Marx was right... or not? Well, modern mainstream economics continues to claim that “excessive” wage increases will cause inflation to rise and create a “wage-price spiral”. Consider the following opinions that were released at the current time when inflation is rising. First, there is the recent statement by Andrew Bailey, Governor of the Bank of England. “I'm not saying anyone should get a pay raise, don't get me wrong. But what I am saying is that we need to have moderation in the salary negotiation, otherwise it gets out of hand”.

Jason Furman, former economic adviser to US President Barack Obama, released the following in the press, explicitly repeating no more than Thomas Weston's argument made over 150 years ago: “When wages go up, prices go up. If airline fuel or food ingredients go up in price, airlines or restaurants will raise their prices. Likewise, if salaries for flight attendants or servants go up, so do prices. This stems from basic micro and common sense”.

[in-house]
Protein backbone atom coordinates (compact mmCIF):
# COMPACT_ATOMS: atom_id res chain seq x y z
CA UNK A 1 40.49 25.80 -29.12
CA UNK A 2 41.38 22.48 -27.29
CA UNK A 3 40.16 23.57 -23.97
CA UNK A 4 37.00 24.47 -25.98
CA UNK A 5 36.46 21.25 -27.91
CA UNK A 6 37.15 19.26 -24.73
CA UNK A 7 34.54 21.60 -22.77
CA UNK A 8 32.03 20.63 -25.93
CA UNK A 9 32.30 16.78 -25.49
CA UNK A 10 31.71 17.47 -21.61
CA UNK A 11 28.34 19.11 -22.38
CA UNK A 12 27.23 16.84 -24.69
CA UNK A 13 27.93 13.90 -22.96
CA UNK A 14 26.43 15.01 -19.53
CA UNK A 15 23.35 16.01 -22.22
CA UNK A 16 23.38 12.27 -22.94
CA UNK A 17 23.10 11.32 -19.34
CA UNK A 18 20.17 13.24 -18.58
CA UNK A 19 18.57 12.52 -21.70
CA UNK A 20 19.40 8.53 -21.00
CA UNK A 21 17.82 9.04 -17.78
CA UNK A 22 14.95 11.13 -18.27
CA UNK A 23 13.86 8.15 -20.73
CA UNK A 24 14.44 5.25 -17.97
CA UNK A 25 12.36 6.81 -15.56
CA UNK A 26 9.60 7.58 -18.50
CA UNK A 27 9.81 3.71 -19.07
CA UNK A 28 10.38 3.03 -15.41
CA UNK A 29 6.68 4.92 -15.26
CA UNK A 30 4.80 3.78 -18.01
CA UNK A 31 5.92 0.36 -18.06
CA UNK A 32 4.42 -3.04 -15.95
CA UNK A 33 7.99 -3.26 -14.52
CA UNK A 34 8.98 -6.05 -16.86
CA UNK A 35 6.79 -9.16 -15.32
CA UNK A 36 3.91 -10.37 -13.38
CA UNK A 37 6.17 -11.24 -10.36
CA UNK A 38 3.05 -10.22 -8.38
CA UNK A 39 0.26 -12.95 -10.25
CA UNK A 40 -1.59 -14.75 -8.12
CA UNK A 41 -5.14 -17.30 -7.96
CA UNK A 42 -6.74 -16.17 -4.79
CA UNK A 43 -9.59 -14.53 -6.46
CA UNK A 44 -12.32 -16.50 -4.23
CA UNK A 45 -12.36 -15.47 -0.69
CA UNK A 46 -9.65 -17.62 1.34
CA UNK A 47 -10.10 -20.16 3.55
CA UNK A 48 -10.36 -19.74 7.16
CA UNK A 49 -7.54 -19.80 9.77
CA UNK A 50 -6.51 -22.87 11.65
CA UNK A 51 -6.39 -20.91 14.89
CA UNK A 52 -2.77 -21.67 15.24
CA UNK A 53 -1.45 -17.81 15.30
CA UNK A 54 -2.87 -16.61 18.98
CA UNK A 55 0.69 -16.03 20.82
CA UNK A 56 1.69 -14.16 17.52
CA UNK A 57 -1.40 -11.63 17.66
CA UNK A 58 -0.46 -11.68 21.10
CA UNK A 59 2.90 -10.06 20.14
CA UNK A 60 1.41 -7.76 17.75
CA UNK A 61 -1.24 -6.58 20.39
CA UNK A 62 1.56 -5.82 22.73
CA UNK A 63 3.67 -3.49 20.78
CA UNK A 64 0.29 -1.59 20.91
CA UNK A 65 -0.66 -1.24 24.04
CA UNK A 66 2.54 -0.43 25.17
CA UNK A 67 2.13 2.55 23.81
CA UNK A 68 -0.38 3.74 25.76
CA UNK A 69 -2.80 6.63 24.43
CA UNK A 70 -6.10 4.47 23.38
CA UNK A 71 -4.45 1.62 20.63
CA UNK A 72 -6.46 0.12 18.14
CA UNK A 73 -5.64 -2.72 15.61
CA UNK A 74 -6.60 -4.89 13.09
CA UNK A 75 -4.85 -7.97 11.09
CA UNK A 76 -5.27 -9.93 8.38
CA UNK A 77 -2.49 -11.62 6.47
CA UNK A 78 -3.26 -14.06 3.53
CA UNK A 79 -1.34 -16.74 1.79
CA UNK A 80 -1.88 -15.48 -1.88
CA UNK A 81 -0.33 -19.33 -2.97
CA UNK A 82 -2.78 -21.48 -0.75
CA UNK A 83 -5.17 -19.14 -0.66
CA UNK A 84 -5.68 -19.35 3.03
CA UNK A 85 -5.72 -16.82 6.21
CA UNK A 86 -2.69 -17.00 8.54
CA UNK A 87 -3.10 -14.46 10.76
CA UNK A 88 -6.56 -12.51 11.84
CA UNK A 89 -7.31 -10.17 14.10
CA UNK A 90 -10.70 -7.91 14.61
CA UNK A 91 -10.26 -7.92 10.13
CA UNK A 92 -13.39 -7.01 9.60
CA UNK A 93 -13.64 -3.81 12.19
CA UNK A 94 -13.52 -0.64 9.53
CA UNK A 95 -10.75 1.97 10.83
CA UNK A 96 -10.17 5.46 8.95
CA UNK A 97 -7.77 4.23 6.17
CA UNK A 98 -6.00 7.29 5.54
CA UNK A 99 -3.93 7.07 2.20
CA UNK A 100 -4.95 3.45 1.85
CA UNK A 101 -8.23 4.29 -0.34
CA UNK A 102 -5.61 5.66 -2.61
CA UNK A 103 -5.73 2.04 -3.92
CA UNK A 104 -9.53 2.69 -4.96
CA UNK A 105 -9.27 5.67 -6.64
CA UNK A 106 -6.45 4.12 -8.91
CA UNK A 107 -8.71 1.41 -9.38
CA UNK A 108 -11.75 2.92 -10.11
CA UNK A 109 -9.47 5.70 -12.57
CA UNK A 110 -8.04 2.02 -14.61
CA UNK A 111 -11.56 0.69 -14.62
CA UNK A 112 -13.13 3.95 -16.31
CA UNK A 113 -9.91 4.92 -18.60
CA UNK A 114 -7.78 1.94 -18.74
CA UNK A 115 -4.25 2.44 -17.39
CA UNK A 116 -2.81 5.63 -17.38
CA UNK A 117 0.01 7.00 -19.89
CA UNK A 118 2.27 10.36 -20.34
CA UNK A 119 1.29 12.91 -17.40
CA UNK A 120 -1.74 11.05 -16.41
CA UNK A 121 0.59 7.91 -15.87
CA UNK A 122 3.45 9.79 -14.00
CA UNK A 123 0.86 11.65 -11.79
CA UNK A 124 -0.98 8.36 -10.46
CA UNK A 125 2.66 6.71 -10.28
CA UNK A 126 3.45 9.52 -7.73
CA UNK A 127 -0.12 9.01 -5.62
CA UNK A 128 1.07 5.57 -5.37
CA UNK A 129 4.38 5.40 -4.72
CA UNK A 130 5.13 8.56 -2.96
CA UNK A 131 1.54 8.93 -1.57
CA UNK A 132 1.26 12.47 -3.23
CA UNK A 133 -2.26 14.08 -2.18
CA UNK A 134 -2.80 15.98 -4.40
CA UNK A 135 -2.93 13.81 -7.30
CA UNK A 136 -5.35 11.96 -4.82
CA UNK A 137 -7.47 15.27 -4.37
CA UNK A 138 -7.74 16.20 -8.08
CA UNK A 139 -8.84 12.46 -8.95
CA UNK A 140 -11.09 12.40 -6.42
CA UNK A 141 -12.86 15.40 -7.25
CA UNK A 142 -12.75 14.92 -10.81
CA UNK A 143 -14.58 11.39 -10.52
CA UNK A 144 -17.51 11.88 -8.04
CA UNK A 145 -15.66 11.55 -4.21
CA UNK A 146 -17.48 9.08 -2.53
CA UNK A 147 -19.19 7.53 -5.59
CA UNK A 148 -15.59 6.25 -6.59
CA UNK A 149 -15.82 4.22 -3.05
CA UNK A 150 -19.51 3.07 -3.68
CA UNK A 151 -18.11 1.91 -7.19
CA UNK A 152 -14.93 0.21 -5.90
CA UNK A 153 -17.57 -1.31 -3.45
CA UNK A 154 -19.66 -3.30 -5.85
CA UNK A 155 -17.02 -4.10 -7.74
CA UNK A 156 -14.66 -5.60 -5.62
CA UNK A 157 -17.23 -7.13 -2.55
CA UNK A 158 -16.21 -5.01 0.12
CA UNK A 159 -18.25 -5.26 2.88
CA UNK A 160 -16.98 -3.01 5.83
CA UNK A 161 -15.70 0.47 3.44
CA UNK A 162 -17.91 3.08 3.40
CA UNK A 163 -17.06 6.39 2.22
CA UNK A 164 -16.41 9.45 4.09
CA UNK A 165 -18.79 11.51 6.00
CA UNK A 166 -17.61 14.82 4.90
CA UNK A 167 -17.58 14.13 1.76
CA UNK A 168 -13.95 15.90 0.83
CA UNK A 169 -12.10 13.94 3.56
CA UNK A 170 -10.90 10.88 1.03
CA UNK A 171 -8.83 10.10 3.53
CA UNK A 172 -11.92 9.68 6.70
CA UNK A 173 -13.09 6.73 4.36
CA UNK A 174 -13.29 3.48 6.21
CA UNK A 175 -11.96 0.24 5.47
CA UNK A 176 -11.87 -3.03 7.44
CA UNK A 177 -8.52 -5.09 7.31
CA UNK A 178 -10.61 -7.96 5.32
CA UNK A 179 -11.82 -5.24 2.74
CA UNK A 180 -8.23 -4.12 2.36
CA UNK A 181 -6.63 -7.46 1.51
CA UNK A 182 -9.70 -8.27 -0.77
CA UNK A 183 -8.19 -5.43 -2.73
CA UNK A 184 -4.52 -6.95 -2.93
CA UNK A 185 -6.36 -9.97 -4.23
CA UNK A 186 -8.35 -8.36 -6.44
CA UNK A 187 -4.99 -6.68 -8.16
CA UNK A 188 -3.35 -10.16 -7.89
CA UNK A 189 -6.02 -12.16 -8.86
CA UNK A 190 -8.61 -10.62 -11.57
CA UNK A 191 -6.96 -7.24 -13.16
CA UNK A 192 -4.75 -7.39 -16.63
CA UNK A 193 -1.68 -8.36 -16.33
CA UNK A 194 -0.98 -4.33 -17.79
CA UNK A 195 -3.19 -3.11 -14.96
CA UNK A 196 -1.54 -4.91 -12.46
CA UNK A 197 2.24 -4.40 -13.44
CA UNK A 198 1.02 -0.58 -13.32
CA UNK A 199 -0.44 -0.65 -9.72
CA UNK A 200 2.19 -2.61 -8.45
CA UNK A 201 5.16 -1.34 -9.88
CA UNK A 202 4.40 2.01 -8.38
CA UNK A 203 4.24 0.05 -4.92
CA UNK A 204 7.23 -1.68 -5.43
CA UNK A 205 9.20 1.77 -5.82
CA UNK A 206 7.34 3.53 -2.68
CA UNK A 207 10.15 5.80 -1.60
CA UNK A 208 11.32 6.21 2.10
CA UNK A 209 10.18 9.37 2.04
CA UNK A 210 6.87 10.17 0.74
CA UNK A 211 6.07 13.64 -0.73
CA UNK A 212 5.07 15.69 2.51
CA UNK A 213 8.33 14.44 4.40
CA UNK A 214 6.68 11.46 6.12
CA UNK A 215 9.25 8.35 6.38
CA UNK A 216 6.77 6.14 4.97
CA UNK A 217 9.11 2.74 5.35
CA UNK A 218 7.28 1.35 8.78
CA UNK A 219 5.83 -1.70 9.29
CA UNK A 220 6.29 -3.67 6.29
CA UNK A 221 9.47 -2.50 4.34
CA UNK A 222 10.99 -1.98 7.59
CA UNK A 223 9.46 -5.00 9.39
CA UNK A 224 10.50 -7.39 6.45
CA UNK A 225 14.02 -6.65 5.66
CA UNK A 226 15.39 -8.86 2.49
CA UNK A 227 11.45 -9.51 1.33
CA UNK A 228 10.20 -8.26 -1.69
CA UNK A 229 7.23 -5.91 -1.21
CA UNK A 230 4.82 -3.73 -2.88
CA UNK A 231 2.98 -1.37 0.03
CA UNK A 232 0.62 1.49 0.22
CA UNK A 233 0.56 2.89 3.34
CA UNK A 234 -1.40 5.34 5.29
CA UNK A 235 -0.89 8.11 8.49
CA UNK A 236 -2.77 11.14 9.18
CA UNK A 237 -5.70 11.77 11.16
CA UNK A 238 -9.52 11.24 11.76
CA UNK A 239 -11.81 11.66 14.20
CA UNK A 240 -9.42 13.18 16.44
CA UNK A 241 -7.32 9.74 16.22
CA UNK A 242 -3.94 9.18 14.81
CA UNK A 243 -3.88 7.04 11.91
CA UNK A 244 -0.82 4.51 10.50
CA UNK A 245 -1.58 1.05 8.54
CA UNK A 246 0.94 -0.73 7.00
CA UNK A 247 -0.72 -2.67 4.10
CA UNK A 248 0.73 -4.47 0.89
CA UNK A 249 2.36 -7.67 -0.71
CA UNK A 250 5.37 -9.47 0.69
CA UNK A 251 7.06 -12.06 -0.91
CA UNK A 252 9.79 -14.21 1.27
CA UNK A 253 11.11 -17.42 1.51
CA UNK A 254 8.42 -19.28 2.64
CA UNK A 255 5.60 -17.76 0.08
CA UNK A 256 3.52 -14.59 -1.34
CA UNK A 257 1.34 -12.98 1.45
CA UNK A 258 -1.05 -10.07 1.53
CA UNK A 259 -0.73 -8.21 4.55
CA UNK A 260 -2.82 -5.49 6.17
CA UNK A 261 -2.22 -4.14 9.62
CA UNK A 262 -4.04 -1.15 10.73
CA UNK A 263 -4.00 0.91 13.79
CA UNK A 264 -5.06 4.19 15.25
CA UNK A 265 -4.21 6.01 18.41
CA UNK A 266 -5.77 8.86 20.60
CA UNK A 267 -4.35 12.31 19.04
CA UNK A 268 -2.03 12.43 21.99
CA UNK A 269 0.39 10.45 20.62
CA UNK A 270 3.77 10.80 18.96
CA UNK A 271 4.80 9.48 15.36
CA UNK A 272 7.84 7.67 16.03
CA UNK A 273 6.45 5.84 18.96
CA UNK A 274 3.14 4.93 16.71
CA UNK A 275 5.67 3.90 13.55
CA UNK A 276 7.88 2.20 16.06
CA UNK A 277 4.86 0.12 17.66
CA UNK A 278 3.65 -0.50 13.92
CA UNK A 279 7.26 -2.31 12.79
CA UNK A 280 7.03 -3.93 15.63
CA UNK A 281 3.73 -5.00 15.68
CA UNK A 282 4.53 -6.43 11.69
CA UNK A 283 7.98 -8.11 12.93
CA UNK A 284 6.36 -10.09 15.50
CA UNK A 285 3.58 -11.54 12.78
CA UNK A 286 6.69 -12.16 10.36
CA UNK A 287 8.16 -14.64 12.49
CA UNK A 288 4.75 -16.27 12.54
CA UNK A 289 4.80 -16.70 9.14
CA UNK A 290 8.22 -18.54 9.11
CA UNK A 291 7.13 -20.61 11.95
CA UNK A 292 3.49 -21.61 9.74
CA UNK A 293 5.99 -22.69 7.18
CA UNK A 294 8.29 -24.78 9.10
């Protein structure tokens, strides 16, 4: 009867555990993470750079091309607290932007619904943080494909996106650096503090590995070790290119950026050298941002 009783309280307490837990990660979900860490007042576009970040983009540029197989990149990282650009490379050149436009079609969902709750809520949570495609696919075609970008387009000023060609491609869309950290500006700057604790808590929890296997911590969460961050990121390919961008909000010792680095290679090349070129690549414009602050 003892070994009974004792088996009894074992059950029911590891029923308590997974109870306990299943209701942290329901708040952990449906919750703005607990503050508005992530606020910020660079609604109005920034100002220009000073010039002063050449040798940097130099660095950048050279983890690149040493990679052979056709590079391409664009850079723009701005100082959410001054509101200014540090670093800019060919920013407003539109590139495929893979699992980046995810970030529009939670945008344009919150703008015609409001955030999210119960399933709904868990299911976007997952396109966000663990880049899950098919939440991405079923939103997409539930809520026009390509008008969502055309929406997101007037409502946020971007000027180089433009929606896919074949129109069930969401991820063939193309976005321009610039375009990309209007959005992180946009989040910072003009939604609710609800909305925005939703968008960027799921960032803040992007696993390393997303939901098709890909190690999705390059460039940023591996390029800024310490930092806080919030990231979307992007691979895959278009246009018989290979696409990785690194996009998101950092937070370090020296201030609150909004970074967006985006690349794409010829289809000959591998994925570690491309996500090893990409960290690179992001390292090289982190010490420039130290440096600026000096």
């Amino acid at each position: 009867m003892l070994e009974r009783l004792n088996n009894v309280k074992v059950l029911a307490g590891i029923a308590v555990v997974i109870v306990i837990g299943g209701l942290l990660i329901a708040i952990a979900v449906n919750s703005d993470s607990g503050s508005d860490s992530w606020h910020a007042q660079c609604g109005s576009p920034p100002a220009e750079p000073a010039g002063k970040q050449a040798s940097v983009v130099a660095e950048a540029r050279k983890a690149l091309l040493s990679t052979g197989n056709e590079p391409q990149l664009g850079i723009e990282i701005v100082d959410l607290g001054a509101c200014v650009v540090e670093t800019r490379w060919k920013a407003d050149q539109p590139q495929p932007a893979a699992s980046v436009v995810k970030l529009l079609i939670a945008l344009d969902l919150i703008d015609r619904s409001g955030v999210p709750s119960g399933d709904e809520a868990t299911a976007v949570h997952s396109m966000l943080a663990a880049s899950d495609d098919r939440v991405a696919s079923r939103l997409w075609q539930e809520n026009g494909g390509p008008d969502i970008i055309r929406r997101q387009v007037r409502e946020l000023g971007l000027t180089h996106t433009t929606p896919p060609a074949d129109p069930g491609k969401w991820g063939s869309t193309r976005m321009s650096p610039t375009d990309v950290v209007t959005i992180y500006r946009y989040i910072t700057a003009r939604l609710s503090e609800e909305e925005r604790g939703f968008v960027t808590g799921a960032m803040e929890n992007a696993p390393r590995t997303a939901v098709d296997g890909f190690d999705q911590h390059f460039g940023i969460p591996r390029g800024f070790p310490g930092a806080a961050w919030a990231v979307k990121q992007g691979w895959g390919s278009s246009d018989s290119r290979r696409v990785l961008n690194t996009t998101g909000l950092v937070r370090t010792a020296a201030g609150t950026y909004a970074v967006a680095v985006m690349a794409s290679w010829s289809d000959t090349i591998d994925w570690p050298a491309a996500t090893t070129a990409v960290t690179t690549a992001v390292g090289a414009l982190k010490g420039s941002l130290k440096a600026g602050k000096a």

Well, this reasoning may result from “basic microeconomics” which does not go beyond “common sense”; it is always repeated by conventional economics. However, he is simply wrong. This week, the IMF presented a comprehensive data analysis of the movement in wage and price increases, which refutes both Bailey and Furman. This supranational body “addresses these issues by first creating an empirical definition of a price-wage spiral and then applying it to a historical database of advanced economies since the 1960s”. So what happened in many countries for sixty years was analyzed econometrically.